Lake with algea on it's surface in a city park.
Photo by Hector Argüello Canals

Keeping America Beautiful: A Community Effort

It’s that time of year again, when the sun ends its hibernation and the snow begins to melt away like a not-so-fond memory. Beneath it are revealed spring’s first buds and blades of grass, worms in search of a fresh start, acorns giving life to oak trees — and trash.

Styrofoam fast-food cups and plastic straws, chip bags, candy wrappers, soda bottles, grocery store bags, beer cans. Last fall’s litter.

The good thing is, we all can help.

This spring, like many others before it, people across America will band together to keep America beautiful as part of the annual Great American Cleanup. Hosted by the aptly named nonprofit Keep America Beautiful, this national community improvement project takes place March 20 through June 20.

Through a network of more than 600 community-based affiliates and partner organizations, Keep America Beautiful hosts cleanups, green-ups and fix-ups in 20,000-plus communities across the country. In the past, more than 1.5 million people have volunteered to help with these efforts by cleaning up America’s roadsides, shorelines and waterways — picking up trash, gathering recyclables and beautifying public spaces.

“No matter where one falls on the political spectrum, all Americans hope to live in healthy and beautiful communities.”

The desire to keep our country beautiful is one thing we all have — or should have — in common, no matter our politics or beliefs. That is the premise of Keep America Beautiful’s 2019 Great American Cleanup. With the launch of its Common Ground Campaign, the organization is inviting local, state and national elected officials to events “to demonstrate that the cleanliness of our communities is our common ground,” according to a press release.

“No matter where one falls on the political spectrum, all Americans hope to live in healthy and beautiful communities,” said Helen Lowman, president and CEO of Keep America Beautiful. “Creating clean, green and beautiful communities is non-partisan. By volunteering for the Great American Cleanup, you can help Keep America Beautiful transform our public spaces into beautiful places — something we can all believe in.”

With events scheduled throughout the spring in cities and towns across the country, there are many opportunities to get involved. Events and education programs will focus on collecting litter; reducing waste through recycling; renewing parks, trails and recreation areas; and planting trees, flowers and community gardens.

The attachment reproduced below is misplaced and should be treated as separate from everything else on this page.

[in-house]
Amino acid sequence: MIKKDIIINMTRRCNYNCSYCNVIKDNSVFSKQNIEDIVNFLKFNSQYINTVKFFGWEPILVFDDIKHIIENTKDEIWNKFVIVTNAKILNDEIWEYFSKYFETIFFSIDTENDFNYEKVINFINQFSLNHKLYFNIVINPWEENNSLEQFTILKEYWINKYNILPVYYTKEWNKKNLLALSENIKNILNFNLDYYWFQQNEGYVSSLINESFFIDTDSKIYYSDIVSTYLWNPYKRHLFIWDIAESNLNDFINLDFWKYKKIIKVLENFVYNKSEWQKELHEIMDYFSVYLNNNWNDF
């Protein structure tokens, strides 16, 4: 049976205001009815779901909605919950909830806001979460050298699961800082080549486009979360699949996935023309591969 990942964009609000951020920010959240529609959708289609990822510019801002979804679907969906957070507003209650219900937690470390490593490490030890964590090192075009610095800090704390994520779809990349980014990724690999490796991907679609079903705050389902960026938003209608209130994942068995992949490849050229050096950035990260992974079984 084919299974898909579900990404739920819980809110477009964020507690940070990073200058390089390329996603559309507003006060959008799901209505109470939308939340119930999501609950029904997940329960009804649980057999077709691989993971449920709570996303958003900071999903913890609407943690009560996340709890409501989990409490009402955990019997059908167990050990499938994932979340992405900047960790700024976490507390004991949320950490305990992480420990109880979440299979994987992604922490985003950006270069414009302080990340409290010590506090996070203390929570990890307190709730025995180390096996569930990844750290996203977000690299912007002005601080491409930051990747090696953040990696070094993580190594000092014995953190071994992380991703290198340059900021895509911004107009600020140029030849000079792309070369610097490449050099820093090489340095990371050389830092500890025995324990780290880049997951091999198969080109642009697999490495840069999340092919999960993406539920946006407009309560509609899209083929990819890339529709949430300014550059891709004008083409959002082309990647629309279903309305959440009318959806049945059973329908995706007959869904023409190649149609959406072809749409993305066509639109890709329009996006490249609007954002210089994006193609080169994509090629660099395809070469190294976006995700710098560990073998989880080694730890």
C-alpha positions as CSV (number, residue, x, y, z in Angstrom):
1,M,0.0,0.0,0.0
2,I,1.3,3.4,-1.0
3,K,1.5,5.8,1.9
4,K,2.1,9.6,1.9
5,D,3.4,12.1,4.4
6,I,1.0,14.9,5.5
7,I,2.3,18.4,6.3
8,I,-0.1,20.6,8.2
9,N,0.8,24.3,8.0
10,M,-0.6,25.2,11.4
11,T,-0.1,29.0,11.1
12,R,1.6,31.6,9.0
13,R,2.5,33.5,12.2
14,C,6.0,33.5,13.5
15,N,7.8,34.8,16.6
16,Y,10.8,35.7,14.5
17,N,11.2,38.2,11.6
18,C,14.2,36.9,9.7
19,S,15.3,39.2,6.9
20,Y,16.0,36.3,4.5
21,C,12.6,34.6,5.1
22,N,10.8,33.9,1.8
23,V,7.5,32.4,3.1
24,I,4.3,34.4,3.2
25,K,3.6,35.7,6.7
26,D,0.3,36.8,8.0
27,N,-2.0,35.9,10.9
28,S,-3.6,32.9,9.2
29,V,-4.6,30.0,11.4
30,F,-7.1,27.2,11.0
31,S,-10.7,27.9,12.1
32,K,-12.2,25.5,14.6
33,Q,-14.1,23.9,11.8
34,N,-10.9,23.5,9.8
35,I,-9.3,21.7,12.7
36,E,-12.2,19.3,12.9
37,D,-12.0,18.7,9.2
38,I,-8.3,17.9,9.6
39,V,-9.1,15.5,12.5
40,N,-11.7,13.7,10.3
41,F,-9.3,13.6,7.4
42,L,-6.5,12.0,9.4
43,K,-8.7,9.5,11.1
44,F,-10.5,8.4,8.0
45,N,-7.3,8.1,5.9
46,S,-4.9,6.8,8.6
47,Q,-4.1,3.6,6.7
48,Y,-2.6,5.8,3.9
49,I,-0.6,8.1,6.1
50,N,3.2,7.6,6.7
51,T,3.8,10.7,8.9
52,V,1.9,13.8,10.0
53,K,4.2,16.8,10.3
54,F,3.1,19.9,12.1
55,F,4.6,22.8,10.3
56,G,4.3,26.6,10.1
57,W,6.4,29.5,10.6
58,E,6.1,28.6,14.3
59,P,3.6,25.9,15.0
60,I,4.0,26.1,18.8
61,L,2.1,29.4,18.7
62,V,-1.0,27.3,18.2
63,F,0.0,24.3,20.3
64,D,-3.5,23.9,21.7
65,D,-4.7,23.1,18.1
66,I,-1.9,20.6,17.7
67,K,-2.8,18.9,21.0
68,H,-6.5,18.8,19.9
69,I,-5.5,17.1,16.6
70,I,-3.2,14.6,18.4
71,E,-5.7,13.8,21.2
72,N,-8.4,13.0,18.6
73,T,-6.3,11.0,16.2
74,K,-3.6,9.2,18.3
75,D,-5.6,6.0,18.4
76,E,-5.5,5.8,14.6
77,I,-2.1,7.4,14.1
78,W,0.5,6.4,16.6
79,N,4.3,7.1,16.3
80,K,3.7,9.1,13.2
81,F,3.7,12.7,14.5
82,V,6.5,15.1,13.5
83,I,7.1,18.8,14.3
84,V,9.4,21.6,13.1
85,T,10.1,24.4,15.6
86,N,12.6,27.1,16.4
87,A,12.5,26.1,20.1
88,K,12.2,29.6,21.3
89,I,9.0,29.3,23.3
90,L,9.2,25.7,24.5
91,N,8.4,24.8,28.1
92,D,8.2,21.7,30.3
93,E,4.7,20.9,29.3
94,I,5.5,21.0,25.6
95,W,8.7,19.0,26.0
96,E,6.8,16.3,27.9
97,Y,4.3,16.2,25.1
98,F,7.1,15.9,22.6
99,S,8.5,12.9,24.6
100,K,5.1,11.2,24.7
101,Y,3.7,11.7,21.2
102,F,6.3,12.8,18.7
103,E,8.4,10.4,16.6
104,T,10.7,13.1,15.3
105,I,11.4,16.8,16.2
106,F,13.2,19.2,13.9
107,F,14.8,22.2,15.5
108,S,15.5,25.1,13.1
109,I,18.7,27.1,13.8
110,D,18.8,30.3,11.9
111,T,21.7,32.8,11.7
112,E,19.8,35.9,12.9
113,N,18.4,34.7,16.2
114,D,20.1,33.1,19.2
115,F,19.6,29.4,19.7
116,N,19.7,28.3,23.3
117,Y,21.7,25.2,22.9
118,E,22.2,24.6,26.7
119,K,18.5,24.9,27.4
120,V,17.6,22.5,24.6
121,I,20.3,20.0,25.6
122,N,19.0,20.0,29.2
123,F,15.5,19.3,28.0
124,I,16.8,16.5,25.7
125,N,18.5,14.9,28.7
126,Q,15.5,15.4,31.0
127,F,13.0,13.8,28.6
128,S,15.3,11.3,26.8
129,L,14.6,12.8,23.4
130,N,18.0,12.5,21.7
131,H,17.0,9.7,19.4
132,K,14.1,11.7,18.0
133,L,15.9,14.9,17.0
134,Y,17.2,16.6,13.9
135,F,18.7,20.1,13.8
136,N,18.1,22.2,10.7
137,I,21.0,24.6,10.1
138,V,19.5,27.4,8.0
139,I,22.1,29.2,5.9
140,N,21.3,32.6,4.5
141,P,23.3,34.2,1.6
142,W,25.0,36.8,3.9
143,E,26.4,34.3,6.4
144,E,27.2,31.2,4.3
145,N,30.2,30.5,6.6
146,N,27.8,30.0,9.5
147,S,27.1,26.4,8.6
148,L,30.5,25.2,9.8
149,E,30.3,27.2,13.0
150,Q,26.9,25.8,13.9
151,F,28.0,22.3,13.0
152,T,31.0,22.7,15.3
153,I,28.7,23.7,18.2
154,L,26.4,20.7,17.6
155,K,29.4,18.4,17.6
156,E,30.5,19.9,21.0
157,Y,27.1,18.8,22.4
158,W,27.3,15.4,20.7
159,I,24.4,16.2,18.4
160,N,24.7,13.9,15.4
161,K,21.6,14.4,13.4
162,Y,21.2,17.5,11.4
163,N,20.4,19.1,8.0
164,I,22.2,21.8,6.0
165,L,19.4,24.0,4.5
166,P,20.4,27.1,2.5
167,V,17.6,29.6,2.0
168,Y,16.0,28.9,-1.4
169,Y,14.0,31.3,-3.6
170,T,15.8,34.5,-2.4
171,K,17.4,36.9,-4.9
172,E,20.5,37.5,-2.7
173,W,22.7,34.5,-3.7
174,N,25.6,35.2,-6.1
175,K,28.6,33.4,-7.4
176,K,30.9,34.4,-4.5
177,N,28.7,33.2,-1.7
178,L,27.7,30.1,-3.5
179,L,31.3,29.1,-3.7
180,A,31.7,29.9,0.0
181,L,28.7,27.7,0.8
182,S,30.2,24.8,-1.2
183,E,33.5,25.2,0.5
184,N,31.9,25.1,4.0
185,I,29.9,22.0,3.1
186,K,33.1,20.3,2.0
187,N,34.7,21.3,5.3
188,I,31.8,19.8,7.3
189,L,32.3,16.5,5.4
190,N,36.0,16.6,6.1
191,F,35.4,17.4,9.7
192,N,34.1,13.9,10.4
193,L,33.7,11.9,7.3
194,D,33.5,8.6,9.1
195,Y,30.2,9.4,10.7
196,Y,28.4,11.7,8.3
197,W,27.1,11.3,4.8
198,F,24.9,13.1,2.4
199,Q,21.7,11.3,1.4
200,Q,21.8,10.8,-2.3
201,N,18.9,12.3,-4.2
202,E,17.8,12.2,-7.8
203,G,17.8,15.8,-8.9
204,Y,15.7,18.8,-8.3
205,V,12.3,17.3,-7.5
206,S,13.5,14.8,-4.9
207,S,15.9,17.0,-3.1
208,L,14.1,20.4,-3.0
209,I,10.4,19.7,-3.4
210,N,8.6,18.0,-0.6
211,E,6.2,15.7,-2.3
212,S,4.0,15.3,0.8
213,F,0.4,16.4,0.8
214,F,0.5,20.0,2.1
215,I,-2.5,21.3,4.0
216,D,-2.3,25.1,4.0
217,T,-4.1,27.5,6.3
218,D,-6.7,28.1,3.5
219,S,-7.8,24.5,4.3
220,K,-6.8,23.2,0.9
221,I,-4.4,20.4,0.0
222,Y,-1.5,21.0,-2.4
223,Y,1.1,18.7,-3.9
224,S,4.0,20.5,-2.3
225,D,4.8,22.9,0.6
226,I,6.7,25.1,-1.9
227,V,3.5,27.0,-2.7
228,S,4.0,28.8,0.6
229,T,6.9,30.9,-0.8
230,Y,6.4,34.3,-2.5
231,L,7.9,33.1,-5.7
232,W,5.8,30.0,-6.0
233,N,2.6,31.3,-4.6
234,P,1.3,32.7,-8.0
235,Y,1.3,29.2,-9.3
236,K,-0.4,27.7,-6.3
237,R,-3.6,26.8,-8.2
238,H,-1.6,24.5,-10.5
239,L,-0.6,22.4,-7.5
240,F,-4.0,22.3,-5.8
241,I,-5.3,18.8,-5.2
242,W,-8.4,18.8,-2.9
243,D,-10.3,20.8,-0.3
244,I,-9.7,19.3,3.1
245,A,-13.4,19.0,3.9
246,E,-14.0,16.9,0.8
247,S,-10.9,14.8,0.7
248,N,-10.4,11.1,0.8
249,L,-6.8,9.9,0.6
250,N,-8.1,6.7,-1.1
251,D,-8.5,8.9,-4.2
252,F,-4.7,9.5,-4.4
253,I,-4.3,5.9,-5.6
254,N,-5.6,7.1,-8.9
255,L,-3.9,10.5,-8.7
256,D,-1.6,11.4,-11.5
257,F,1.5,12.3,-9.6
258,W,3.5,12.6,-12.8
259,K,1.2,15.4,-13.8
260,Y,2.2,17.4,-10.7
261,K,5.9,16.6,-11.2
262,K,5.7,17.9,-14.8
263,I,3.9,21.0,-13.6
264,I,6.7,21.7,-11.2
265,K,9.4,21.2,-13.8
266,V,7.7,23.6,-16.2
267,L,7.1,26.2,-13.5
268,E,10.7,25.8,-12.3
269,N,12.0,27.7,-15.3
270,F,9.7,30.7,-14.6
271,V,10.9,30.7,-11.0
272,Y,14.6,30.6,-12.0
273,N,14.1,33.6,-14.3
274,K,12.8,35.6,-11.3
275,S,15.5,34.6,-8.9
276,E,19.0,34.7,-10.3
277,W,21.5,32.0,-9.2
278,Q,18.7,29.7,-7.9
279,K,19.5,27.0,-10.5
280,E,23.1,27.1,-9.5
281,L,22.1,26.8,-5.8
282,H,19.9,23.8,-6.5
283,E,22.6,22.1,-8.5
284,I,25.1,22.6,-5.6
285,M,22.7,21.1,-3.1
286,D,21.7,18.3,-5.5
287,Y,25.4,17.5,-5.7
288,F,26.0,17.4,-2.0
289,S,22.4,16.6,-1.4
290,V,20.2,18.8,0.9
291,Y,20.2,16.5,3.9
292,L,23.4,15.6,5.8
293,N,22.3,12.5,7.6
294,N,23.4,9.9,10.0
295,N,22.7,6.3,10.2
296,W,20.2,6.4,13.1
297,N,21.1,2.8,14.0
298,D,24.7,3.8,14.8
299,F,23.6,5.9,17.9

During the 2018 Great American Cleanup, volunteers — logging 9.4 million hours — collected 68 million pounds of recyclables and 24.7 million pounds of litter; beautified 55,400 miles of roads, shorelines and waterways; and cleaned up approximately 21,300 public spaces.

This year’s #cleanYOURblock theme is meant to encourage more people to get involved with their local Keep America Beautiful affiliate and to, hopefully, become inspired to take action in their own neighborhood.

“Working with our affiliates and partners, we can help advance environmentally and economically healthier communities, while making the important connection between people and their places,” Lowman said. “The Great American Cleanup is a great time to encourage our family, friends and neighbors to build community pride and stewardship.”

Learn how you can get involved or find an event in your area here.

Alexandra Vollman
Alexandra Vollman is an experienced writer and editor with a passion for the outdoors — especially hiking. As the co-founder and editor of Modern Conservationist, she oversees editorial management for the site. She has a bachelor’s degree in media communications and a master’s degree in writing and publishing. Alexandra enjoys using her knack for reporting and storytelling to instill in others a better understanding of and appreciation for nature.

The Latest from Modern Conservationist

Crowd gathers around Old Faithful in Yellowstone national park 1949.

The First National Park

On March 1, 1872, President Ulysses S. Grant signed the Yellowstone National Park Protection Act into law, officially creating the first national park in the

Read More >

Please note that on our website we use cookies necessary for the functioning of our website, cookies that optimize the performance.

Stay in touch.

Subscribe to receive monthly articles direct to your inbox.

We respect your privacy and do not tolerate spam.